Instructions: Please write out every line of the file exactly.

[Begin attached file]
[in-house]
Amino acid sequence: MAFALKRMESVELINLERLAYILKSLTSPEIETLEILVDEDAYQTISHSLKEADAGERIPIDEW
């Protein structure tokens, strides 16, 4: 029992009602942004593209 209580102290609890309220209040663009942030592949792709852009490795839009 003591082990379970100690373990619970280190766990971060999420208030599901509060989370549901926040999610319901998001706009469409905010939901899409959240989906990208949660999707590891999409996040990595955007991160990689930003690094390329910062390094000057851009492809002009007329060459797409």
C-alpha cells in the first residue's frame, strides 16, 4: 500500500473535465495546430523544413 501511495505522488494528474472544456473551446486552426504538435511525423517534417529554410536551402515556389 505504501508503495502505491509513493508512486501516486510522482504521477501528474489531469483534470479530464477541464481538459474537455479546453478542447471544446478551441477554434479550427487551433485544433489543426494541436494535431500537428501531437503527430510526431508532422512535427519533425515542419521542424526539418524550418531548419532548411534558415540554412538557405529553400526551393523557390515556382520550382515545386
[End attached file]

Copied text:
[in-house]
Amino acid sequence: MAFALKRMESVELINLERLAYILKSLTSPEIETLEILVDEDAYQTISHSLKEADAGERIPIDEW
């Protein structure tokens, strides 16, 4: 029992009602942004593209 209580102290609890309220209040663009942030592949792709852009490795839009 003591082990379970100690373990619970280190766990971060999420208030599901509060989370549901926040999610319901998001706009469409905010939901899409959240989906990208949660999707590891999409996040990595955007991160990689930003690094390329910062390094000057851009492809002009007329060459797409």
C-alpha cells in the first residue's frame, strides 16, 4: 500500500473535465495546430523544413 501511495505522488494528474472544456473551446486552426504538435511525423517534417529554410536551402515556389 505504501508503495502505491509513493508512486501516486510522482504521477501528474489531469483534470479530464477541464481538459474537455479546453478542447471544446478551441477554434479550427487551433485544433489543426494541436494535431500537428501531437503527430510526431508532422512535427519533425515542419521542424526539418524550418531548419532548411534558415540554412538557405529553400526551393523557390515556382520550382515545386